Performance Testing - What it Really Means
There are many different website performance tests out there. SEO, speed, and likely others I don't care about as well. Many of these tests measure your website against metrics that have absolutely no bearing on your performance. So, what do they really mean?
A recent speed test we used on wearekeystone.com gave us the worst score possible for use of CDN. That would upset the average Keystone customer if they didn't know what CDN is - a content delivery network. According to Webopedia.com, a CDN is a "system of distributed servers that deliver webpages and other Web content to a user based on the geographic locations of the user, the origin of the webpage and a content delivery server."
If you’re ESPN - who will get more traffic in one second than all of our customers will probably get in a year, yeah, CDN (and the large cost) is a great idea. But if you're selling your services to a relatively small number of people, using a CDN is a complete waste of resources. But then...if you're trying to poach our customers, what better way to do it than by using a test they don't understand and is of zero use to the customer.
Our "Compress Transfer” score is bad because we could compress our images more. If we do what they’ve suggested, the images will begin to degrade and look bad. Yes, we could potentially double the speed of downloaded images from 2 milliseconds to 1 millisecond.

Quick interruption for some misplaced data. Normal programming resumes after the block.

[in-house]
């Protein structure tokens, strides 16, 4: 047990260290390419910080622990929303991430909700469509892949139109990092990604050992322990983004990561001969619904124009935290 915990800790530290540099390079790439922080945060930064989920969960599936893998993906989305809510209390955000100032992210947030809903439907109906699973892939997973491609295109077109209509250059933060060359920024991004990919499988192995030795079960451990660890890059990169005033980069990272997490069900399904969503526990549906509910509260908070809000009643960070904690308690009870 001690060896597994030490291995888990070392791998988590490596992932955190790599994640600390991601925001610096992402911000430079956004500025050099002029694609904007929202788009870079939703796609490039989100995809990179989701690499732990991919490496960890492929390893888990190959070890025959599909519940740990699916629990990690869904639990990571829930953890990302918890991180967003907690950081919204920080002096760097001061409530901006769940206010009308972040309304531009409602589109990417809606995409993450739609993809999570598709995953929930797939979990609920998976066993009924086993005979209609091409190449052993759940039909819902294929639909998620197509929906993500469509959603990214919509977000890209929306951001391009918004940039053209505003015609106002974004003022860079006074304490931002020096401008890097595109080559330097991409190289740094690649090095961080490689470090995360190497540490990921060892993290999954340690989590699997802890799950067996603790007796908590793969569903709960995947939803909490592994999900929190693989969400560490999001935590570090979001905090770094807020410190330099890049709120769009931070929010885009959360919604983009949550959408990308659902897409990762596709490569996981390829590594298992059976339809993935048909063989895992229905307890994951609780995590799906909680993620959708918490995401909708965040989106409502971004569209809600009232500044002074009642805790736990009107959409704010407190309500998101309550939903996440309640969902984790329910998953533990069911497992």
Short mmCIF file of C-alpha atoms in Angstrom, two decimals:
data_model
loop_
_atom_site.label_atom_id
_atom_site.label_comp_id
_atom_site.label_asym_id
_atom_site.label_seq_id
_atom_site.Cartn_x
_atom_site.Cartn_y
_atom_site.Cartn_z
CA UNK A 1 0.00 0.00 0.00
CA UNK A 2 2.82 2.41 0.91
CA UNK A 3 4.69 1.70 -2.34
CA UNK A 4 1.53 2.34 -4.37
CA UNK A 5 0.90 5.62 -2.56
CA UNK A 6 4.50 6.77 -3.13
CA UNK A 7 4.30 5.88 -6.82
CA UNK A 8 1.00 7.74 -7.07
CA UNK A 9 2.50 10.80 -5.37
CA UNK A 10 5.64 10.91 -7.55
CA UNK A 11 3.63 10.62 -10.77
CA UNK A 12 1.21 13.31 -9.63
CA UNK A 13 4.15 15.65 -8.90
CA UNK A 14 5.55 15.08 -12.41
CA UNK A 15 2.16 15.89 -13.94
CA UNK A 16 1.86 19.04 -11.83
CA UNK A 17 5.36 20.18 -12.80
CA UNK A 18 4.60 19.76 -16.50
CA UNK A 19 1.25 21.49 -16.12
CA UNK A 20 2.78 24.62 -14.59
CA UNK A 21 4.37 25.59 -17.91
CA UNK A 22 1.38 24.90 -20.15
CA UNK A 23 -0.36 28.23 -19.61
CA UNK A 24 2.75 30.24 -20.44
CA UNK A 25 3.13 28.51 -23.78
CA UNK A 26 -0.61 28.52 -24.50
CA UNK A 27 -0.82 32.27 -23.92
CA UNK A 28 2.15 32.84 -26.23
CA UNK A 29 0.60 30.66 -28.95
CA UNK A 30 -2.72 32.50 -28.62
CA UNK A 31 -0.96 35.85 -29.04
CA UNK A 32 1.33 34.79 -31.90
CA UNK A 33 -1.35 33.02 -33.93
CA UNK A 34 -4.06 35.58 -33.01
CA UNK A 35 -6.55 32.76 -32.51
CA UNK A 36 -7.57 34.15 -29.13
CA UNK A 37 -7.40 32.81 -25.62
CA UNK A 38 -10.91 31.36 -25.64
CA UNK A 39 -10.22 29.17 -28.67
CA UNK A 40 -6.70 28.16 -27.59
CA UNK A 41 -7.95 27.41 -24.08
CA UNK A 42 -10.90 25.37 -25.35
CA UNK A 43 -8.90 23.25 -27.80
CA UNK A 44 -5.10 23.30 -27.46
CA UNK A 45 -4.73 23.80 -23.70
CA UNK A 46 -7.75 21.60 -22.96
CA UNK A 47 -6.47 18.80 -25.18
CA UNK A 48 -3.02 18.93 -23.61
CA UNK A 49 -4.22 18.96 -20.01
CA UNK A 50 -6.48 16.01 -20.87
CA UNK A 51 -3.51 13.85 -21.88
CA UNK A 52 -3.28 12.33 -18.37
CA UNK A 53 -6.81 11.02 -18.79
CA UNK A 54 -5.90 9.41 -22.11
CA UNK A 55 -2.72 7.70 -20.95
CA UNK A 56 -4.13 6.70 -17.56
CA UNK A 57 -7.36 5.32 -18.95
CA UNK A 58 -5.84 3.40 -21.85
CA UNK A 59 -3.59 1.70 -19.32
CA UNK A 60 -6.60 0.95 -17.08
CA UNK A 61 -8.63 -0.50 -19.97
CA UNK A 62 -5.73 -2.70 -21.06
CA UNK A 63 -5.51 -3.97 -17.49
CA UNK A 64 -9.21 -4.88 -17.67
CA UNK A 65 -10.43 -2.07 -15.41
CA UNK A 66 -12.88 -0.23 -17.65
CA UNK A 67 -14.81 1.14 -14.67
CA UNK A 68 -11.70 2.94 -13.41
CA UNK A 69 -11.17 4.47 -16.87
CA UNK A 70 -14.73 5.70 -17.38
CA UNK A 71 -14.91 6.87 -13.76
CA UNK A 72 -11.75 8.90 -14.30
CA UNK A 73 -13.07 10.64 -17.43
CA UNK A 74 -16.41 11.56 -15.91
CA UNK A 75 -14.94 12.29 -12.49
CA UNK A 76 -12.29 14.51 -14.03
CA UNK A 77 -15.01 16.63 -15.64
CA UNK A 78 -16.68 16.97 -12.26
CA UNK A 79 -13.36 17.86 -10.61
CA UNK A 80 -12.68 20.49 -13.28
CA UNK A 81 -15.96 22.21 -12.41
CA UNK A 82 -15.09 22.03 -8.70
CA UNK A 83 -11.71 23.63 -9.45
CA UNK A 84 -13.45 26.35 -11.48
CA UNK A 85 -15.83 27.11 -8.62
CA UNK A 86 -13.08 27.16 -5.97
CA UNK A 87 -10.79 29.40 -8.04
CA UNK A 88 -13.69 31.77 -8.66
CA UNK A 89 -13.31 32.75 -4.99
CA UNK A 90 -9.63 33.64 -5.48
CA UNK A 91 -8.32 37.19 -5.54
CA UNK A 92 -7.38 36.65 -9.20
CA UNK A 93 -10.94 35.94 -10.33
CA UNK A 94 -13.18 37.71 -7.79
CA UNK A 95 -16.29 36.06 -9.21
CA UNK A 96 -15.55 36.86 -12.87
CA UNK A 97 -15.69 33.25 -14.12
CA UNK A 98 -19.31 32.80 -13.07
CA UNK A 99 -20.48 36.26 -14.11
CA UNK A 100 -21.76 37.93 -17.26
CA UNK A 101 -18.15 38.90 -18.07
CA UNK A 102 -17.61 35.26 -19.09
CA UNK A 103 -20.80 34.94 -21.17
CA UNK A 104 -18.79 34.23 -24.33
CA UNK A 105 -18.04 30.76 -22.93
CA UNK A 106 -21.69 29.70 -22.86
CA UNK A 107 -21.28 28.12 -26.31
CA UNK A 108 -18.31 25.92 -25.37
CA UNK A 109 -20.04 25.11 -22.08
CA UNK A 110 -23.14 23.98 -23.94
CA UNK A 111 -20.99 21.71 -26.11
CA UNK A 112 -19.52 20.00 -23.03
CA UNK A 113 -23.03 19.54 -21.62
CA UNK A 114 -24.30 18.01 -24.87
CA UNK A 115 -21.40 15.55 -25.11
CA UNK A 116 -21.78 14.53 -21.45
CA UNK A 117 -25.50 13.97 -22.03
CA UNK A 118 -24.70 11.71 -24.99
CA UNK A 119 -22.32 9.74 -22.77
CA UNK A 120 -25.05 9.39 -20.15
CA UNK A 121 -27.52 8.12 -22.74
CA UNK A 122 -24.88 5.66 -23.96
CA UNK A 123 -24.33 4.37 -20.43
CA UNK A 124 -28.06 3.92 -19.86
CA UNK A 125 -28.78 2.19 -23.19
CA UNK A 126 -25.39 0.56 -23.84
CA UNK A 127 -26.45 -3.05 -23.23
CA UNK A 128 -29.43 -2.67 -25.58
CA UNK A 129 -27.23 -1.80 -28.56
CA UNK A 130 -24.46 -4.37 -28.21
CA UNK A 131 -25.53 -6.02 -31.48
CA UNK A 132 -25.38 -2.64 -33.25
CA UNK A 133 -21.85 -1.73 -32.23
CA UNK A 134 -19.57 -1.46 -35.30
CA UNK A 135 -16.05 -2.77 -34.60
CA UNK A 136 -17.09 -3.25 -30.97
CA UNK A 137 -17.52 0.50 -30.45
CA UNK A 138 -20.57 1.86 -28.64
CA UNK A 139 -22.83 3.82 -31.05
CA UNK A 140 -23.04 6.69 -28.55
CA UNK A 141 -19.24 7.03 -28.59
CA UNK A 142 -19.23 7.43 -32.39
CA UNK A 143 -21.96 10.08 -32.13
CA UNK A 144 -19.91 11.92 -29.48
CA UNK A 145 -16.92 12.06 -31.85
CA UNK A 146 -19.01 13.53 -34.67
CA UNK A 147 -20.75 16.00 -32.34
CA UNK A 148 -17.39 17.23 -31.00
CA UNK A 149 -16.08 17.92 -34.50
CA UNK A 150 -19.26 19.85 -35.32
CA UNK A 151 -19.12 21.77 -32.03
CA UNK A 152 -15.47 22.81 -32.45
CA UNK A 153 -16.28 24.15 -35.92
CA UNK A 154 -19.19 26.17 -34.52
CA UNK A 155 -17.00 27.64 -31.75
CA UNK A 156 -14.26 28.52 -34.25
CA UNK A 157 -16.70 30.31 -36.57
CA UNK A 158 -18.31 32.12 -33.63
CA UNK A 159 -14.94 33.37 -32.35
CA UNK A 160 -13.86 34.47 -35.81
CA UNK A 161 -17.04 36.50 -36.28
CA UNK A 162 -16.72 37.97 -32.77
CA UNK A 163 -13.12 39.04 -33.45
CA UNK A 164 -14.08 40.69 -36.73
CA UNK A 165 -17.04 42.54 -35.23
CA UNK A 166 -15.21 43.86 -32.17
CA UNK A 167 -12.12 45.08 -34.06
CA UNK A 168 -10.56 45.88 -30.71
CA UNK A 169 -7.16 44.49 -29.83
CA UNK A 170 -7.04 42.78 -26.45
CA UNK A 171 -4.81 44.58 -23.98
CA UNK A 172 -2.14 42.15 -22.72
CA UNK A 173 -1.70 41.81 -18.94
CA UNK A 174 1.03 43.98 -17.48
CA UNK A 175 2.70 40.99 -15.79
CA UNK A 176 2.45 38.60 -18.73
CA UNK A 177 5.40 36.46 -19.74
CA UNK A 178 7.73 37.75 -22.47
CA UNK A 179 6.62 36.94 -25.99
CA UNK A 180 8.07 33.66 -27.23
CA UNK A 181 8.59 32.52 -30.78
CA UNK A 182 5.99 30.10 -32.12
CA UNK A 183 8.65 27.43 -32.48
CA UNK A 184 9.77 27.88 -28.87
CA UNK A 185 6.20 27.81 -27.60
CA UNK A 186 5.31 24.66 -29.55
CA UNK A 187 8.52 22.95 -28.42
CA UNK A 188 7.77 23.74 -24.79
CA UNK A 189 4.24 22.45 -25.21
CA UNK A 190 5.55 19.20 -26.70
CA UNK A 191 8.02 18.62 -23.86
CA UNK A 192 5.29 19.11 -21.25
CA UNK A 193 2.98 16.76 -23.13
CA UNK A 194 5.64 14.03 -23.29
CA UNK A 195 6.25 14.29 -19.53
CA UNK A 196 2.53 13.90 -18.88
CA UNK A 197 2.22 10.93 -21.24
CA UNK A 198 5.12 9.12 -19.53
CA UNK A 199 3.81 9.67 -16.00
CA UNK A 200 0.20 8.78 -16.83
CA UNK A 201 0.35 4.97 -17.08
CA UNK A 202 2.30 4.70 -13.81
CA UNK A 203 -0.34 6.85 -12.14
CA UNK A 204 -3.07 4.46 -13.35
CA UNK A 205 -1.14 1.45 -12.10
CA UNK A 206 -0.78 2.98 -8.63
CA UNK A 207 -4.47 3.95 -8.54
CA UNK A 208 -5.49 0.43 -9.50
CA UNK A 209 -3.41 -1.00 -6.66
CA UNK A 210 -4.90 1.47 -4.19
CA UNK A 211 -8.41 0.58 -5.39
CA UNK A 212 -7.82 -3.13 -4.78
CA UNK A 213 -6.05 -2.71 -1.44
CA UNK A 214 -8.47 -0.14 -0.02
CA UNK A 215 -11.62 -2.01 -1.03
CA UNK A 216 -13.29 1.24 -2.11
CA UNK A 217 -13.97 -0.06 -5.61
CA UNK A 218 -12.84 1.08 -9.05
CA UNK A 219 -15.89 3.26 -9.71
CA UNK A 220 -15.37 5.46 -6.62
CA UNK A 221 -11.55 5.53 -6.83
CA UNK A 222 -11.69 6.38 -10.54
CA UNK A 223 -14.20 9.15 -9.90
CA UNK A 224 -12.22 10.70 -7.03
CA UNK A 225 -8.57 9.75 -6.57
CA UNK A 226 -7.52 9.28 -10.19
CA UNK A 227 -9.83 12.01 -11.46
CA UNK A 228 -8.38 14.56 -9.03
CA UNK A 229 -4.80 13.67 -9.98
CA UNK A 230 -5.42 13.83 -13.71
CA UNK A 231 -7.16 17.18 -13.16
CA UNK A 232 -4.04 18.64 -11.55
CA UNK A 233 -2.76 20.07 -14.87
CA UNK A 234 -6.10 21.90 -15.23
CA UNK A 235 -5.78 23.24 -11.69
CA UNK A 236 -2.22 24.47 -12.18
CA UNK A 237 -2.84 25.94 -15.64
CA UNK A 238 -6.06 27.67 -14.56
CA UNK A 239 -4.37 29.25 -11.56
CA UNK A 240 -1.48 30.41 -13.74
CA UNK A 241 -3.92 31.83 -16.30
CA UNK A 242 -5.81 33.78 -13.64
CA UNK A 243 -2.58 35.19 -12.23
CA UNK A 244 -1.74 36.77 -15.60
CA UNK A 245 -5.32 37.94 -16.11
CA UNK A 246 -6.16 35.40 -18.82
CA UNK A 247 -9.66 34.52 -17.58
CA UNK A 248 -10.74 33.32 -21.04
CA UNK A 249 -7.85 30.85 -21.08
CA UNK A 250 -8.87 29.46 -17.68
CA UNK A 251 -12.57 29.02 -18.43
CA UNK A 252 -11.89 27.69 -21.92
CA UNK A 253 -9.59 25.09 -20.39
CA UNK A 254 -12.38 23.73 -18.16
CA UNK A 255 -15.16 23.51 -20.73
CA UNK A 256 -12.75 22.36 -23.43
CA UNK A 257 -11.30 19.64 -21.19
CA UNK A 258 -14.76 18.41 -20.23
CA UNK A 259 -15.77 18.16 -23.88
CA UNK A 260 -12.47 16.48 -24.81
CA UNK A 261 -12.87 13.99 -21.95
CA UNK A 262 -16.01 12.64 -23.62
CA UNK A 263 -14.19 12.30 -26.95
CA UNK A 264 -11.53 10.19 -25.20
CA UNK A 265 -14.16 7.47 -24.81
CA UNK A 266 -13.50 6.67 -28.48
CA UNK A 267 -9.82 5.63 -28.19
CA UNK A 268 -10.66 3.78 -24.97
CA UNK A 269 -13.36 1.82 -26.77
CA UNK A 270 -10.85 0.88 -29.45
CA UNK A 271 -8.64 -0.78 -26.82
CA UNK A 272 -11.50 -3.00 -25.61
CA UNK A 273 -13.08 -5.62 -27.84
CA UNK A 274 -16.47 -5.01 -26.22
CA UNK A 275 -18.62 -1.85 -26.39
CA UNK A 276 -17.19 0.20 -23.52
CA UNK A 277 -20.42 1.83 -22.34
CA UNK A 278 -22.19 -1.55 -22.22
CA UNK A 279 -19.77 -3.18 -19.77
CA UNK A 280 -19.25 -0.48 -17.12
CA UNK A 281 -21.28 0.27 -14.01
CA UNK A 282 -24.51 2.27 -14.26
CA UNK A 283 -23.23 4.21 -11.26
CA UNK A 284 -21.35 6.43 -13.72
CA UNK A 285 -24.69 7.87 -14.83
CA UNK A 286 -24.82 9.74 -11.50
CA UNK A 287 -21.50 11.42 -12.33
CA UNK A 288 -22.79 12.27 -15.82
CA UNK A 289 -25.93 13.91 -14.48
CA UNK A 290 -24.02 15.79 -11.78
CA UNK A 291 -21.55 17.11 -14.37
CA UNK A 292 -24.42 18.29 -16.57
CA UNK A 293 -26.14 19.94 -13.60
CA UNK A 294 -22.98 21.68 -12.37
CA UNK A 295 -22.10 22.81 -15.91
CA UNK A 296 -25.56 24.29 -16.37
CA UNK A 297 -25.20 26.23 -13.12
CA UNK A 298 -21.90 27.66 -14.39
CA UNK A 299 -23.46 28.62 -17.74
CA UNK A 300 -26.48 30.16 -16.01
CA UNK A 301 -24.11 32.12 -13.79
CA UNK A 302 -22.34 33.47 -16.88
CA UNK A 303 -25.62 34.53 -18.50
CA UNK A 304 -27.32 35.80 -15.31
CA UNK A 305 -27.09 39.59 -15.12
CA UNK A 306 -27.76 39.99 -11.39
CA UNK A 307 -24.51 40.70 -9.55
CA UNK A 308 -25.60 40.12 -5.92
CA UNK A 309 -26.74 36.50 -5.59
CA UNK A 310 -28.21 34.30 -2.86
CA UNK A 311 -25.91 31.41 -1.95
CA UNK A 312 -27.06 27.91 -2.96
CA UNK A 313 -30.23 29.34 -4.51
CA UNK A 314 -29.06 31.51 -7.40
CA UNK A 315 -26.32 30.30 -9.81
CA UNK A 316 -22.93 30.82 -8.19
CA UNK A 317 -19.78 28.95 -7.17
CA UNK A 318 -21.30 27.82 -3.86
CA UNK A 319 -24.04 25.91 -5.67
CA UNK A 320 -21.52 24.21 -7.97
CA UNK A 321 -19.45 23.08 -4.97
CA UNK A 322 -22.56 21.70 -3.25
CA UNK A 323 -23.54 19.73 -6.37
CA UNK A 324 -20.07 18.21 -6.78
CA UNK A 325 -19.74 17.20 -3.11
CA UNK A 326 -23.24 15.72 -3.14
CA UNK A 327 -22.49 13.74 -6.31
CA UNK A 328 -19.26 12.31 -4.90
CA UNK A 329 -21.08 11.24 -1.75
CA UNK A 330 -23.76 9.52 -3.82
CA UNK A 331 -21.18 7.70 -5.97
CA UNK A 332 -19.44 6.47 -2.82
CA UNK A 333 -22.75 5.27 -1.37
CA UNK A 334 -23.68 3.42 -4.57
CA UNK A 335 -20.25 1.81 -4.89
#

I don't really care...and it made me feel even better that CNN.com also got an ‘F’ for “Compress Images.” I’m sure they want their images to look good as well.
What can you do if your images are too big?
For most of you, images will be the single biggest hurdle to a quick-loading website. Here's a few tips to help you get those images just right:
While you technically CAN post any image and resize it in Kentico, it’s best if you use Adobe Photoshop (or Photoshop Elements) or some other photo editing software. This will reduce the size of any digital images you use to the size at which it will appear on the website. So, if you took a photo with your DSLR and it’s 10,000 pixels wide and you’re using it at 200 pixels wide…you need to reduce the size in your photo editor AND use a “save for web” feature (like in Photoshop Elements) to make the file size as small as possible. The photo will actually look better and load much quicker when this tactic is used.
How Vince Wilfork relates to web pages
The best analogy I can think of for these tests is the NFL combine:
The 360 pound run-stopping defensive tackle gets an ‘F’ for speed.
The 180 pound defensive back gets an ‘A’ for speed.
Nobody would expect either one of them to perform well doing the other person’s job. So while it’s fun to watch Vince Wilfork make an interception and run…belly looking like Jello…nobody is going to expect him to guard a wide receiver.
Of course, if any of you want to give us ESPN money for your hosting, I’m happy to start using a CDN and bring those speed test scores up for you!